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On 15/01/2018 at 5:54 PM, DanielBenton said:

ballet_n00b thanks for pointing me to Beatrice Rana.

My pleasure! I think she could be something very special, it will be interesting to see how she develops. If you have Spotify I highly recommend her recent recording of the Goldberg Variations. Incidentally, I've been duly informed that tonight's concert will be filmed and available on Medici.

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Somewhat related to this topic - I have come across a website listing (and discussing) Rolling Stone Magazine's 500 Worst Reviews Of All Time.
I find the information to be really, really funny - as long as one doesn't take the review statements too personally. At the beginning of the list the author (username Schmidtt) states his/her classifications (but the individual reviews mentioned don't really seem to have been labeled in any way).

"What do I mean by the "worst" reviews?
The reviews generally break down into four categories:

(1) Poorly Written Reviews: Self-explanatory. Most of these were written in the magazine's infancy, when no one knew what the hell they were doing.

(2) Curmudgeonly Reviews: Reviews that are unduly harsh or dismissive, or offer a specious critique of a band. In many cases the artist that is the target of the curmudgeon's wrath is inventing a new genre, which confuses the critic, causing him (or her, though as we shall see, this was, by and large, a man's man's man's man's world) to lash out with sarcasm and invective. In other instances, the curmudgeon has a personal ax to grind, and is lambasting an album for reasons that are completely tangential to the music itself. Almost all of Dave Marsh's reviews fall under #2. Many of Christian Hoard's do too (when he is not writing anti-reviews). Jon Landau was a curmudgeon until he stopped caring and became a hack.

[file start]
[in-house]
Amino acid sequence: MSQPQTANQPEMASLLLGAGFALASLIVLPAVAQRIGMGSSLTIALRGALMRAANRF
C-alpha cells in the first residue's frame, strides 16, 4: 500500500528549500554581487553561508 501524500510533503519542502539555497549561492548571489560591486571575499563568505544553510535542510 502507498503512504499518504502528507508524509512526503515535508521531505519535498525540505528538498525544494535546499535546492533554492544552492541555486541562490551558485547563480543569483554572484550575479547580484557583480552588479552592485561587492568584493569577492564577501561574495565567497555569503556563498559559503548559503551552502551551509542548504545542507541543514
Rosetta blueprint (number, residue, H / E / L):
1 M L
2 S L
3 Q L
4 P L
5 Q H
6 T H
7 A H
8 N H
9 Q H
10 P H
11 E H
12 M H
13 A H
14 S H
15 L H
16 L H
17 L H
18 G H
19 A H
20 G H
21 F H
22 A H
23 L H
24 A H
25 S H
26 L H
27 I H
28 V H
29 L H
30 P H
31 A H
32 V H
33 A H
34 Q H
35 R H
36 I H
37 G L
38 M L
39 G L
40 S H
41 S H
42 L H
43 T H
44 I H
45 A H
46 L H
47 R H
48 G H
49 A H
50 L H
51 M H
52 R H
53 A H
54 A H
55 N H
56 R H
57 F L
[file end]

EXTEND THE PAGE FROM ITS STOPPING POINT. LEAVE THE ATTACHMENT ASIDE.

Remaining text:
(3) Hack Reviews: Terrible albums, generally by established artists (and/or personal friends of Jann Wenner), that were reviewed favorably by RS. In many cases I honestly doubt that the critic genuinely holds the opinions articulated in these reviews. Anthony DeCurtis, David Fricke and Rob Sheffield are clearly the biggest and worst hacks. J.D. Considine really straddles both #2 and #3. Chuck Eddy possibly belongs here as well, but some of his reviews are so bizarre and off-base that I'm tempted to put him in a fifth category all his own.

(4) Anti-Reviews: A review that hedges, describing an album without ever really offering an opinion about it, usually in one hundred words or less. Invariably an anti-review awards an album three stars. Most reviews in today's Rolling Stone by new artists or indie bands fall into this category. Christian Hoard, and virtually every other critic currently working for RS, has embraced this flaccid style."

So, what's in the list? Many, many now iconic Pop/Rock albums. There are an awful lot of reviews that simply trash the albums and rubbish the musicians, but some of them are "favorable" reviews, they just happen to be so useless to the reader that I suppose they belong in category (1) "Poorly Written" or (4) "Anti-Reviews".

Among the records receiving mixed or bad reviews are various Joni Mitchell albums, the Rolling Stones Sticky Fingers and Exiles on Mainstreet, Beatles' Abbey Road, Simon and Garfunkel's Sounds of Silence, all Led Zeppelin albums, Jimi Hendrix albums, Cat Stevens, various early Neil Young albums, etc.

Edited by pherank
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Here's what I've been listening to, and thoroughly enjoying:

Mendelssohn: A Midsummer Night's Dream, Incidental Music, Op.61
Seiji Ozawa & Boston Symphony Orchestra with Judi Dench reciting from Shakespeare

Someone has posted the entire piece along with the Shakespeare text to YouTube, but I recommend using the Amazon search on BalletAlert to purchase the digital download (the audio will sound better).


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